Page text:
What made you decide to enter the Big Marathon Challenge (BMC)?
I completed two marathons in April 2017 – Brighton and London – but had to run/ walk them both due to a healing stress fracture. I made it to the finish line, but I knew I could have achieved a better time if I hadn’t been injured. Since the marathons, I’ve not been able to get out of the mindset of run/walk, despite signing up for further races. I constantly feel like a failure and question if I am really a runner or ever can be one.
Tell us a little bit more about your running background.
I began running in January 2017 after being dared to complete a marathon. I thought that running 26.2 miles would be easier than any possible forfeit! I really should have started training much earlier as I couldn’t run for a bus and doing the parents race at school sports day once a year was the most exercise I ever did. But I kept putting it off, thinking I had time. Apart from the two marathons, I also completed the Equinox24 ultra in September 2017.
Are you fundraising for charity?
I am fundraising for Whizz-Kidz (whizz- kidz.org.uk), a charity that provides disability equipment, support and advice to children and young adults. I am part of an online running community called I Run 4 Michael (whoirun4. com) that matches runners with disabled adults and children or their siblings. The who can’t, while also fostering a relationship between a runner and a buddy. I run for a mischievous two-year-old called Ray, who has two siblings with Chiari malformation (a condition that causes structural defects in the base of the skull and the brain), and my eight-year-old son has an amazing runner called Dawn. Being part of the community has opened my eyes to the challenges of those less fortunate than us and I decided I would help raise awareness of disability.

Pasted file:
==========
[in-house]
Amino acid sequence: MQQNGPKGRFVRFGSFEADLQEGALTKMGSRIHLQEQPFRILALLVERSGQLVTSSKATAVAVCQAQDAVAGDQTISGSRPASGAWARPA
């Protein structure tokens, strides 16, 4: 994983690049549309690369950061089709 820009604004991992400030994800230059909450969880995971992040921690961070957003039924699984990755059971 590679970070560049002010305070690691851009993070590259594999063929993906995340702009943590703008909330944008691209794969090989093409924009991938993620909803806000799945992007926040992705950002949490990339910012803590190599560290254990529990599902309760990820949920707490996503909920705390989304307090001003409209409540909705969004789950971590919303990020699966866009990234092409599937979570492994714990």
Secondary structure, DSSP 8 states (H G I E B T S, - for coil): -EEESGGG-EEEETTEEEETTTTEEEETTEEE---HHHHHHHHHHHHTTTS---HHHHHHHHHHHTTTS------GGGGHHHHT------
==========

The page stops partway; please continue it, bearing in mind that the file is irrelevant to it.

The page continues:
How did you feel about being selected for the challenge?
I was so shocked initially, as the other women shortlisted had amazing stories and I honestly felt they were more deserving than me. Now that it’s finally sunk in, I’m so excited.
What did you think to the recent BMC photoshoot in London?
I felt nervous at first as I hate having my photo taken (which I didn’t think about when I applied!), but everyone really helped to make sure I felt relaxed and had fun. It also brought home fully that I was going to do the BMC. I’d like to thank everyone who voted for me as they have faith in me and I will do my best to have faith in myself.
What are you hoping to achieve on race day?
I would love to aim for a time and that may change closer to the marathon. But for the time being, my aim is just to be able to run from start to finish.
Richard says: “Elizabeth only began running earlier this year and so it’s important for her to try not to go from 0 to 1000 within a very short space of time. A lot of runners think if they’re running a marathon they need to run lots. Their bodies often aren’t strong enough to handle it and they don’t develop that strength first. I think that’s where Elizabeth went wrong. It was just too much volume too soon. I have told her it’s OK to use walking breaks. She will use this strategy to help her develop her long runs, but we will be getting her to do similar sessions on a smaller scale.
“The biggest thing for her is to get stronger. There’s no point in her doing lots of running until then. I have asked her to use the elliptical trainer and to avoid lifting her heels up while using it, so that she can engage the rear muscles, including the glutes and hamstrings. She has tried it already and found it hard work, but could feel the benefit. We also need to work on building her confidence. I’m trying to get her to go out and enjoy her runs and not think too far ahead. She needs to think about one session to the next and not worry what’s going to happen on the day of the marathon. Once she’s got more training under her belt, she will build more confidence.”